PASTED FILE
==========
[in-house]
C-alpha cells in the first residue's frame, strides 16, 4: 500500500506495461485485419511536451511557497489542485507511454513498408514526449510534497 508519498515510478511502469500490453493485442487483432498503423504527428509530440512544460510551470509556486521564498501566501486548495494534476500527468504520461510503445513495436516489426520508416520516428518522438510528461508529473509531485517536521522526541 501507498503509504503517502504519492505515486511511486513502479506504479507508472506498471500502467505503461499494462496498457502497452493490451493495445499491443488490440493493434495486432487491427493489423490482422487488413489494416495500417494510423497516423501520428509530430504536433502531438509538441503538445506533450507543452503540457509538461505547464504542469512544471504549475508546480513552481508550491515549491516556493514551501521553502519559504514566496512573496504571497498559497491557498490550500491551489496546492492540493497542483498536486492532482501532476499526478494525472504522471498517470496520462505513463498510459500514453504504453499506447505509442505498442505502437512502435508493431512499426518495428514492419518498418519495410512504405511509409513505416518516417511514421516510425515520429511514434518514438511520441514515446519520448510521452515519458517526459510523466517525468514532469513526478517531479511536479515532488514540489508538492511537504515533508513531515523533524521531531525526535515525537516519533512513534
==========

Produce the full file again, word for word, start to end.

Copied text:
[in-house]
C-alpha cells in the first residue's frame, strides 16, 4: 500500500506495461485485419511536451511557497489542485507511454513498408514526449510534497 508519498515510478511502469500490453493485442487483432498503423504527428509530440512544460510551470509556486521564498501566501486548495494534476500527468504520461510503445513495436516489426520508416520516428518522438510528461508529473509531485517536521522526541 501507498503509504503517502504519492505515486511511486513502479506504479507508472506498471500502467505503461499494462496498457502497452493490451493495445499491443488490440493493434495486432487491427493489423490482422487488413489494416495500417494510423497516423501520428509530430504536433502531438509538441503538445506533450507543452503540457509538461505547464504542469512544471504549475508546480513552481508550491515549491516556493514551501521553502519559504514566496512573496504571497498559497491557498490550500491551489496546492492540493497542483498536486492532482501532476499526478494525472504522471498517470496520462505513463498510459500514453504504453499506447505509442505498442505502437512502435508493431512499426518495428514492419518498418519495410512504405511509409513505416518516417511514421516510425515520429511514434518514438511520441514515446519520448510521452515519458517526459510523466517525468514532469513526478517531479511536479515532488514540489508538492511537504515533508513531515523533524521531531525526535515525537516519533512513534